Skyline (2010)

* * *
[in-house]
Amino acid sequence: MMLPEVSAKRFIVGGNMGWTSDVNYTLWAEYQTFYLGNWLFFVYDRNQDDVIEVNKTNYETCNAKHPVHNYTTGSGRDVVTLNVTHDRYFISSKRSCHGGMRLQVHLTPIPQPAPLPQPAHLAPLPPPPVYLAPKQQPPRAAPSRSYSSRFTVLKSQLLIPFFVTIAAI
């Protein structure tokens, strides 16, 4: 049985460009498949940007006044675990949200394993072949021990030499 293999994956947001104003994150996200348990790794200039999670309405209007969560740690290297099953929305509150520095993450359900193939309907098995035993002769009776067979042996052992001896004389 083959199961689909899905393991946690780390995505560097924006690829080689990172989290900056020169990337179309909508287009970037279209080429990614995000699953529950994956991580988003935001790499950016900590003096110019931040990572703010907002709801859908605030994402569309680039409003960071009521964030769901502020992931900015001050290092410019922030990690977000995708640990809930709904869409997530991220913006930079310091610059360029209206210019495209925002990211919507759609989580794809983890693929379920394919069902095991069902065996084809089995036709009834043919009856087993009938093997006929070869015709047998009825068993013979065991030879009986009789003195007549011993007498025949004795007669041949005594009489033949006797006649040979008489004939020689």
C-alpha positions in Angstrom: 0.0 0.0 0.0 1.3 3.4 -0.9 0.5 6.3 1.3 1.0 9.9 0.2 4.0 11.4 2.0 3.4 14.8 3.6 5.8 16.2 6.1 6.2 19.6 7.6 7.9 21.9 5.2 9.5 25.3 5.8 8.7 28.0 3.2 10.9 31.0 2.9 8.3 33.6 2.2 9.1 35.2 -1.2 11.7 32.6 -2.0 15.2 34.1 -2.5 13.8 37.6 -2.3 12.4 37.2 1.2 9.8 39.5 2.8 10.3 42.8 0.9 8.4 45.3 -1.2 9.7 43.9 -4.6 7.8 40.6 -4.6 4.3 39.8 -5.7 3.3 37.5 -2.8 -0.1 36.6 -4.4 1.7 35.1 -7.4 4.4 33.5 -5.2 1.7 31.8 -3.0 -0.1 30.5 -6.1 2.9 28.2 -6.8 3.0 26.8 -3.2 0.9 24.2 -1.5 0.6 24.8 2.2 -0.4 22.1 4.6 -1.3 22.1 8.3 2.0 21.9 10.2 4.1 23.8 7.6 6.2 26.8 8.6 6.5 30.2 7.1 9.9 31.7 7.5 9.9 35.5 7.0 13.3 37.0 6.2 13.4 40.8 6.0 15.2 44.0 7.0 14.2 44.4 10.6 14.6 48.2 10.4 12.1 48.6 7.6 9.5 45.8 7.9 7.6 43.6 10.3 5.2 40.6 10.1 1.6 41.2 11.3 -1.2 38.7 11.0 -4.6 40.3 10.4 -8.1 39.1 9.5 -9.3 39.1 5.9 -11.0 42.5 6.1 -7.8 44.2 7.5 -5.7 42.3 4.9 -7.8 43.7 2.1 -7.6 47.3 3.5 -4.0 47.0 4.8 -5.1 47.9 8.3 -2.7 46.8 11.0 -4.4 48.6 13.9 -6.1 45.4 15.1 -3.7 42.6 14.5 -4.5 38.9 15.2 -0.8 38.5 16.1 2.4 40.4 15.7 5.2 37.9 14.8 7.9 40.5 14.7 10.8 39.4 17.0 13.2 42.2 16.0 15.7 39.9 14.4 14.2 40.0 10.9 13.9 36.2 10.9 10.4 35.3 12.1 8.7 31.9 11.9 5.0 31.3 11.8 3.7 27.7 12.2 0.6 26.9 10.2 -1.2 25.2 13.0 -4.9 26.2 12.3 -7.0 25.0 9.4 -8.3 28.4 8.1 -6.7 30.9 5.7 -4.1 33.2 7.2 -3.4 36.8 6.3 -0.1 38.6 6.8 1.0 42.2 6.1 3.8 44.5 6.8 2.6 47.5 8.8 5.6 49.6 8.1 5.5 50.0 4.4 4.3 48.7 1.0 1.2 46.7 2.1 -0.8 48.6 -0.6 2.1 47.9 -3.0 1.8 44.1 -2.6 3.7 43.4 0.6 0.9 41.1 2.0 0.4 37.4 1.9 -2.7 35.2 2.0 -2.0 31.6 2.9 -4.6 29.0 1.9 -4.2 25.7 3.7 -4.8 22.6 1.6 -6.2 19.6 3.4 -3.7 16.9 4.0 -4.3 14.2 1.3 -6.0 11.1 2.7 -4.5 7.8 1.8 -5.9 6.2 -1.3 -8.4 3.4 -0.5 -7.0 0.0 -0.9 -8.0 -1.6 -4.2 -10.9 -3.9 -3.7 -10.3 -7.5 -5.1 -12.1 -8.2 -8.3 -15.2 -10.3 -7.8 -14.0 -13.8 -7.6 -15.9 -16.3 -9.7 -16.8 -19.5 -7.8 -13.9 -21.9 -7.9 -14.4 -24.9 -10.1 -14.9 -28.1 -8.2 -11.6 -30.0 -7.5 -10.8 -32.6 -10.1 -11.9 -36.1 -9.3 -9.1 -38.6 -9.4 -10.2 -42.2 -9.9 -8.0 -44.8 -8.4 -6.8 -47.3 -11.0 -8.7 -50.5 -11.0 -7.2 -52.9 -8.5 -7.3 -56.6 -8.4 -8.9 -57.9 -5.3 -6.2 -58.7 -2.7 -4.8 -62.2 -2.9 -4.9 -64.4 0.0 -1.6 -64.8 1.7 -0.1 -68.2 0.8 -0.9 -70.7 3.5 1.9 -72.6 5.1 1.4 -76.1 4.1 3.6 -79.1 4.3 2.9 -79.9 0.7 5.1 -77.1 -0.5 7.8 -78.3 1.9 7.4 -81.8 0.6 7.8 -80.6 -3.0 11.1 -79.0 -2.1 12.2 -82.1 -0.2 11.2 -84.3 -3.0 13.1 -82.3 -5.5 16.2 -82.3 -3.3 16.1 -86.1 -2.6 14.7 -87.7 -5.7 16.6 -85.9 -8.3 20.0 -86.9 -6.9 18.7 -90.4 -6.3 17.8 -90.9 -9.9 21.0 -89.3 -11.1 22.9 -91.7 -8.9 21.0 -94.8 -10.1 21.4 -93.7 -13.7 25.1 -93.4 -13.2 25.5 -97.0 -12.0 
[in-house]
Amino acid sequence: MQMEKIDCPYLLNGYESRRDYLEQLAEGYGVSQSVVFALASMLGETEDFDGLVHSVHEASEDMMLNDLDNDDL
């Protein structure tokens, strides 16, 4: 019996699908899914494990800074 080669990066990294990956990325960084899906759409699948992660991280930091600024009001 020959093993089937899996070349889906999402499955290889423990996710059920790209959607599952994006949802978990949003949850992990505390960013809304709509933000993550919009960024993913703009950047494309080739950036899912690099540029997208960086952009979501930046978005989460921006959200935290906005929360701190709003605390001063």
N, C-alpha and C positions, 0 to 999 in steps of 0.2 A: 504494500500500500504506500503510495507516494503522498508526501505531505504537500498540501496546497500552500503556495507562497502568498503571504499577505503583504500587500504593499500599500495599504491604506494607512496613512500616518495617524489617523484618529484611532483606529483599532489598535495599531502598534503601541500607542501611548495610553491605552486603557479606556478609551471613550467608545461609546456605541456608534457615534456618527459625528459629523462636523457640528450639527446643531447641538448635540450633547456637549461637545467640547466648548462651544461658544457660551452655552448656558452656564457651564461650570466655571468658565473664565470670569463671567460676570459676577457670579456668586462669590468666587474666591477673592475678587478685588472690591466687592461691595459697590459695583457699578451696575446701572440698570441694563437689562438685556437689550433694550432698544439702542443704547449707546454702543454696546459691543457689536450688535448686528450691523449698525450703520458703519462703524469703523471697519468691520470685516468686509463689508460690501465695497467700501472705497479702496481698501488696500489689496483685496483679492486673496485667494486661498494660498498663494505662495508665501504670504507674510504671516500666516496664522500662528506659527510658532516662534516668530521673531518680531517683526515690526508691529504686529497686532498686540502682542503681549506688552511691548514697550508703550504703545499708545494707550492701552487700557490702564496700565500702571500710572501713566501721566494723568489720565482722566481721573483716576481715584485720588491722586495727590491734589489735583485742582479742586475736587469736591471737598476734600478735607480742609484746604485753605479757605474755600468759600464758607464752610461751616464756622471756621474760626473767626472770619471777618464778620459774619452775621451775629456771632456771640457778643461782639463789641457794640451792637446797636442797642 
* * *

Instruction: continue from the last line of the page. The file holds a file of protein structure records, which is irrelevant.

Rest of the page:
(In theaters, November 2010) First of what seems to be a long list of alien-invasion films to appear in 2010-2011, Skyline takes a low-budget high-concept approach to a well-worn story: Aliens attack Los Angeles, and a few human characters are stuck in a high-rise apartment watching the action.  Perhaps the most astonishing film about Skyline is its reported cost of about ten million dollars, only half a million of which was spent on principal photography.  The rest is all CGI, and the on-screen result veers between digital home-movie quality and feature-film CGI effects.  It’s an audacious bet, but the film does feel a lot bigger than its budget.  Unfortunately, intentions aren’t the only thing that matters, and so Skyline missteps badly in about three major ways, two of whom are related to its ending.  (Spoiler ahead!)  The first issue is the lack of interest in the characters, none of whom have enough personality to be sympathetic.  Their self-indulgent dialogue is annoying, and there’s not a lot of sympathy to be felt for overgrown teenagers living large in a luxurious condo.  Skyline laboriously sets up its first act and then slowly moves through its second one; only the last thirty minutes truly move.  But the film’s most interesting characteristic is also the one that kills it: Anyone criticizing why alien-invasion movies always end up with the humans winning may want to take a look at Skyline to understand why it’s a better story to cheer for the human underdogs rather than letting the aliens do whatever they want anyway: it’s the difference between a short film and feature-length one: Don’t turn around in circles for 90 minutes to say something patently obvious from the moment the film’s premise is explained.  Skyline’s final problem stems from the second one in that it stops at an awful moment, either five minutes too late or fifteen minutes too early, ending with a futile nihilism that will make viewers turn against the film in its entirety.  (I’m not even going to comment on the patently absurd rationale of why the aliens seem to invade.)  Oh, there are plenty of things to like in the film’s individual moments: The special effects are often as good as any other alien-invasion film put on-screen.  (It helps that the Strauss Brothers writers/directors have an extensive background in visual effects.)  In the end, however, we’re left with a poisoned alien-invasion candy, not worth revisiting again knowing how it ends.  Skyline makes marginally more sense as a horror film rather than a science-fiction one, but not that much… and not enough to care.

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